Purple Sandpiper

Catch-you-out plumage

Was up early this morning for 1.5 hours of visible migration – in the hope of a pass-over Lapland Bunting. No such luck. 97 Lapwing flying up the valley from the east and 45 Swallows south – no bad start to autumn 2010 for a ‘Vis Migger’ whose experience could perhaps be described as just moulting from  juvenile plumage.

Which leads me on nicely (cringe!) – I am now playing catch-up with birds seen last week – thanks to Collared Flycatcher distractions. Last Sunday morning a Purple Sandpiper was watched at close range briefly near the Warren. I got there too late to see it -kinda wondering what plumage it would be in – see what I could learn. Hooray! Later in the afternoon it appeared on the beach in front of my caravan window- trying to fly into the NW 6 wind and sand blast – not much fun.

I could see it was well-marked with broad white fringes on the upperparts, indicating juvenile plumage. As this is rarely seen I was glad to discover Rich Swales had already photographed it earlier.

Moulting juvenile to first winter Purple Sandpiper. Spurn 29th August 2009. Rich Swales.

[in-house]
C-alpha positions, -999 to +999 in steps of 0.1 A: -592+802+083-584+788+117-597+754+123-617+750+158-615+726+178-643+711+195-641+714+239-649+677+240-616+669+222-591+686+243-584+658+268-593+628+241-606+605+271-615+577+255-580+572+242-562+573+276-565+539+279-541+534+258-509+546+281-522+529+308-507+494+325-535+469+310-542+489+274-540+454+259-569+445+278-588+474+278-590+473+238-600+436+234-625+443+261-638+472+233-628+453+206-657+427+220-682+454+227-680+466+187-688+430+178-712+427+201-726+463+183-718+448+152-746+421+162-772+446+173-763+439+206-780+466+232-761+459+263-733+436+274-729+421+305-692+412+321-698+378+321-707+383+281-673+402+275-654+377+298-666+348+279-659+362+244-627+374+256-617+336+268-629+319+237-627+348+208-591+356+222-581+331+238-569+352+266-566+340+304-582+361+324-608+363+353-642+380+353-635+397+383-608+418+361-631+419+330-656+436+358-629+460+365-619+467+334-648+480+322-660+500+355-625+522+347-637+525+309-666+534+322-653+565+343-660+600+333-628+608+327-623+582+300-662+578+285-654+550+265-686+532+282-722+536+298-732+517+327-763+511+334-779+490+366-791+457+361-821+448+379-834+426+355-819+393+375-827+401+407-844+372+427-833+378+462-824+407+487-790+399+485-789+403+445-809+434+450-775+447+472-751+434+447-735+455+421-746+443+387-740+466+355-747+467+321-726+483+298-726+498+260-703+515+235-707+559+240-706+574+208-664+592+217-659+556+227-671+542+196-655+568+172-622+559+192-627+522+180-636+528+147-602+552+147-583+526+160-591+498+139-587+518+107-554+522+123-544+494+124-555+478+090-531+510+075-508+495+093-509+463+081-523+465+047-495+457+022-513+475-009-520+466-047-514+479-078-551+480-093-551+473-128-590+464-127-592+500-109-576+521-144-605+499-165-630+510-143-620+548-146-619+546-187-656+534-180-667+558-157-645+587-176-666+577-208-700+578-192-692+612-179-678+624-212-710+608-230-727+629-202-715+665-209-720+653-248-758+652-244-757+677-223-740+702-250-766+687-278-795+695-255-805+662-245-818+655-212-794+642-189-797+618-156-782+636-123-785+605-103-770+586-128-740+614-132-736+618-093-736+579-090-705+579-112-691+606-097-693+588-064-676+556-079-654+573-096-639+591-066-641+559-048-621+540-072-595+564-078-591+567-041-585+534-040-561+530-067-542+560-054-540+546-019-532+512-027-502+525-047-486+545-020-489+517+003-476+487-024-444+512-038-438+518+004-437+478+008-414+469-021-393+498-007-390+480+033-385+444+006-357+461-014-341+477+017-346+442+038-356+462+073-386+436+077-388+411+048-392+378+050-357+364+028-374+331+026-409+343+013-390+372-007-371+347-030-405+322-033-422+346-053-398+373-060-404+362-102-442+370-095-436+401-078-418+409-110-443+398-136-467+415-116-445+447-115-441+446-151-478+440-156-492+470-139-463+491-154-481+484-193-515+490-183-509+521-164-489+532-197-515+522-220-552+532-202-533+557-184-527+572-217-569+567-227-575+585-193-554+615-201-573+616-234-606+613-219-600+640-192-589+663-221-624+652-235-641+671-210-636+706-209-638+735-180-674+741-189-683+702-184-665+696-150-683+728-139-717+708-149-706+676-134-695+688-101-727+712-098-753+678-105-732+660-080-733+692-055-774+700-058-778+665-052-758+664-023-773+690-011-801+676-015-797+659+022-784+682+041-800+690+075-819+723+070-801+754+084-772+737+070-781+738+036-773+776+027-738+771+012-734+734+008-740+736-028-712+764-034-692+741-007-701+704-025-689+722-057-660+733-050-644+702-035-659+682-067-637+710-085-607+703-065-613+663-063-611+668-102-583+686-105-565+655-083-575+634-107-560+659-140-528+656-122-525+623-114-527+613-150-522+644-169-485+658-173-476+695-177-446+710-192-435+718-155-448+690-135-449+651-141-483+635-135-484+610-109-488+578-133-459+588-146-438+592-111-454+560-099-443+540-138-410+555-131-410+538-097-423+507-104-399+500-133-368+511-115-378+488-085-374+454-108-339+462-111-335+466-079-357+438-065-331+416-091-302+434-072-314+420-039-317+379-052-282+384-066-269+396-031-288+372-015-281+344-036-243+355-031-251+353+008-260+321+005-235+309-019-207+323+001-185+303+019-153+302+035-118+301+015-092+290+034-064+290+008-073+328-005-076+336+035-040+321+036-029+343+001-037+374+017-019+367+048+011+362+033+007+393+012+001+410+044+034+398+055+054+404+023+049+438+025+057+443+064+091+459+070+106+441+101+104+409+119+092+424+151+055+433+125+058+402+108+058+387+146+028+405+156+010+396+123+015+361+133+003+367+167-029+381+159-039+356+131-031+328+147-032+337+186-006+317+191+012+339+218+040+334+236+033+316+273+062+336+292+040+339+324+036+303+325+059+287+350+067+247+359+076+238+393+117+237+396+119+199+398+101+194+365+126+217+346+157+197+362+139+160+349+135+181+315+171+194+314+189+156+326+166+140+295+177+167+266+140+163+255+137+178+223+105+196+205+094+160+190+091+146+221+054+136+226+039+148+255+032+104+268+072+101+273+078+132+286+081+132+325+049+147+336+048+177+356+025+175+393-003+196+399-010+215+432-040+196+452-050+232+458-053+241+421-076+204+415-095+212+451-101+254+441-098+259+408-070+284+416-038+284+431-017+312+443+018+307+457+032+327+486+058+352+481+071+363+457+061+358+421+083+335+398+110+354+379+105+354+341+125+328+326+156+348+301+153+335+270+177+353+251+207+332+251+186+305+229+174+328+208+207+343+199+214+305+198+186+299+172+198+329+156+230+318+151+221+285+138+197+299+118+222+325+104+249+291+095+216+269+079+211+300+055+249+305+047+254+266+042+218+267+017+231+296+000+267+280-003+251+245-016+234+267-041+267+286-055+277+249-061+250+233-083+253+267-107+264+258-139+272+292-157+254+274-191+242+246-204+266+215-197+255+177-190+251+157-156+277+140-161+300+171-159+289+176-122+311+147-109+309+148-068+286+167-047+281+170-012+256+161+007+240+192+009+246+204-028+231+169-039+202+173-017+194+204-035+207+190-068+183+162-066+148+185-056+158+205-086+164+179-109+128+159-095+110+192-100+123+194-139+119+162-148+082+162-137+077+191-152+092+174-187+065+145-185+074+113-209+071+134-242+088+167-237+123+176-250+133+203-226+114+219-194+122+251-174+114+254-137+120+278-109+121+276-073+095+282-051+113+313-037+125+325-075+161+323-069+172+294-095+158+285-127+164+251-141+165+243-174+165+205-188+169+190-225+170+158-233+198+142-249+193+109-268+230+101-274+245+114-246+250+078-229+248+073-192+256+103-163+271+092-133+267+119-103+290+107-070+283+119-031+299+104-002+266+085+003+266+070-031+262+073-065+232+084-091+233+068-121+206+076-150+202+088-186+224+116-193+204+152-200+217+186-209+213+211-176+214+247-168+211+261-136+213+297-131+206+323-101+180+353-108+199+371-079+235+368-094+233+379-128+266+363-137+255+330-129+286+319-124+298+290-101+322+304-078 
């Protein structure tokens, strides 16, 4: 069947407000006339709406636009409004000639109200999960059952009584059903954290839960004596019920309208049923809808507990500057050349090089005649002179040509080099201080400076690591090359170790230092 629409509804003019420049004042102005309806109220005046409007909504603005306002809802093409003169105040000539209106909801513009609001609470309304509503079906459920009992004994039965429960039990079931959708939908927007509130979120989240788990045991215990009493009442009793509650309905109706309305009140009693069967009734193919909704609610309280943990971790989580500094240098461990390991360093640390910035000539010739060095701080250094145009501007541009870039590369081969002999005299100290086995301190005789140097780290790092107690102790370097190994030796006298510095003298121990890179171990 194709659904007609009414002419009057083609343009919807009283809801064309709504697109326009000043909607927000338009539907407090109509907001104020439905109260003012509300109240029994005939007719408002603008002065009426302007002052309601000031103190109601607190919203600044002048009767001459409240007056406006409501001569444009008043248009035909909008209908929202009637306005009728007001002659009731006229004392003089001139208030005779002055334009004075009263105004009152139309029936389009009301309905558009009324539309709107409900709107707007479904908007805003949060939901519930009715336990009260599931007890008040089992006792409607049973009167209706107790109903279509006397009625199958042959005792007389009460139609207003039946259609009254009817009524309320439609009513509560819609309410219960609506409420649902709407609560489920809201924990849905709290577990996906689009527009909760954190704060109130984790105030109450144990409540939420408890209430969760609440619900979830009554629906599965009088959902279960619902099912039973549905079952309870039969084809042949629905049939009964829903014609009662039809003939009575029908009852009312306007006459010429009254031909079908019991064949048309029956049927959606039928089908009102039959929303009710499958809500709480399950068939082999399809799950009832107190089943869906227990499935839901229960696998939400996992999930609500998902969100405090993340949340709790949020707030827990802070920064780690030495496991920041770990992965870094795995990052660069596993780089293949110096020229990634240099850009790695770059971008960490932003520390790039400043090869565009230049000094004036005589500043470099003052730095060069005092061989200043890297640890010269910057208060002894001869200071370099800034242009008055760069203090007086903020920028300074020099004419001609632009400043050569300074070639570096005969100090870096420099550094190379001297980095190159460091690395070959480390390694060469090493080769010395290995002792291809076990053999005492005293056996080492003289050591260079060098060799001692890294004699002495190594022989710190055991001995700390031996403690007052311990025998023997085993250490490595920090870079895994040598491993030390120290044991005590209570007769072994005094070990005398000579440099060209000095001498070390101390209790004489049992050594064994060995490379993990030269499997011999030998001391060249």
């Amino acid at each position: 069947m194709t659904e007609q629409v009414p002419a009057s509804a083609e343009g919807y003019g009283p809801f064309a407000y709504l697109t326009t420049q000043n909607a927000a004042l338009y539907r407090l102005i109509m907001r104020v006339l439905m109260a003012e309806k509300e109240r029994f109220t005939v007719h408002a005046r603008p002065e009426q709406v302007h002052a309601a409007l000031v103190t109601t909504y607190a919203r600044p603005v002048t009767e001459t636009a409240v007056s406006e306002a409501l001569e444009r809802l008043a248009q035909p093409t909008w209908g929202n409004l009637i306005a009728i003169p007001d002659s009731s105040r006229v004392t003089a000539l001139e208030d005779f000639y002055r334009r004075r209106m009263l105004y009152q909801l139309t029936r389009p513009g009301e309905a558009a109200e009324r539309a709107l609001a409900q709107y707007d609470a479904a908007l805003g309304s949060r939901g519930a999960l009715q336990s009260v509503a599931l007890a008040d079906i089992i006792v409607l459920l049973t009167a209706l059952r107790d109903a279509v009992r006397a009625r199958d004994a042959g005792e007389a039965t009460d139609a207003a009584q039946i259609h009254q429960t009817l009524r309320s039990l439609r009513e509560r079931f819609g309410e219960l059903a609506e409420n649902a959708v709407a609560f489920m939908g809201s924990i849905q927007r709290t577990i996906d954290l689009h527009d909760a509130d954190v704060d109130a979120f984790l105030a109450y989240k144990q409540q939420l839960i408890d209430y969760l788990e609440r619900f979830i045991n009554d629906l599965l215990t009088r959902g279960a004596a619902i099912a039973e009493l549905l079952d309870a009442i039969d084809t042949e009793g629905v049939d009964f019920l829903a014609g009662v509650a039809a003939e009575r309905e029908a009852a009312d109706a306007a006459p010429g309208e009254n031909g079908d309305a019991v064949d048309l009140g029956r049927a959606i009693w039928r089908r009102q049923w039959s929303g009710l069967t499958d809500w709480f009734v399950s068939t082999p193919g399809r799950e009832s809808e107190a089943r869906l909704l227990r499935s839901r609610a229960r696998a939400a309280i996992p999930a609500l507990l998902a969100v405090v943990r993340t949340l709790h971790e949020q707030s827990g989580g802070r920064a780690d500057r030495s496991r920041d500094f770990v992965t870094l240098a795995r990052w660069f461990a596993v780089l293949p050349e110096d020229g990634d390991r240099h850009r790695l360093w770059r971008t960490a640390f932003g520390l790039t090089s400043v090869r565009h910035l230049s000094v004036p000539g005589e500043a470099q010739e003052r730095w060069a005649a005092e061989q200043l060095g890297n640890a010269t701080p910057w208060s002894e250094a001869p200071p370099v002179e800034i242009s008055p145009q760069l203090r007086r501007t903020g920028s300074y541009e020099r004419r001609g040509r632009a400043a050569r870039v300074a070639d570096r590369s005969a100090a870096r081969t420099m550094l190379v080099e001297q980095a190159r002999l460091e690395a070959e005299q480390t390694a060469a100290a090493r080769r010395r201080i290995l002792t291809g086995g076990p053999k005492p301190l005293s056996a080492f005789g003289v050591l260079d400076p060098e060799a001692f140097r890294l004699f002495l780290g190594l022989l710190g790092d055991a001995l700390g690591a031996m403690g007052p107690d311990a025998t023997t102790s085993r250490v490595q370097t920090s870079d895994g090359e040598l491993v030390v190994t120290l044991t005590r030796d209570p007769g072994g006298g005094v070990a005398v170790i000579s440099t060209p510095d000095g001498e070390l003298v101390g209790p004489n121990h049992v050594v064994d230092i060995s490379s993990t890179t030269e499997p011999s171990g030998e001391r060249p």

Most of the upperpart feathers are fresh juvenile apart from a few newly moulted 1st winter feathers on the scapulars (darker centred with dull grey fringes). However it appears that the head and body plumage has already moulted more extensively into ‘winter dress’ – losing the streakiness of fresh-out-the-nest juveniles. (This plumage of Purple Sandpiper, especially when seen unexpectedly and out-of-context has been mistaken for other species such as Sharp-tailed Sandpiper). Great value bird!

Moulting juvenile to first winter Purple Sandpiper. Spurn 29th August 2009. Rich Swales.

2 thoughts on “Purple Sandpiper

  1. Jim Middleton

    Only just found your blog, great stuff. Will have to look out for those pesky juvs here in Scarborough. Oh well, I guess I’d better get out onto the Castle in search of a Greenish (I’ll go for a real one this year I think 😉 )



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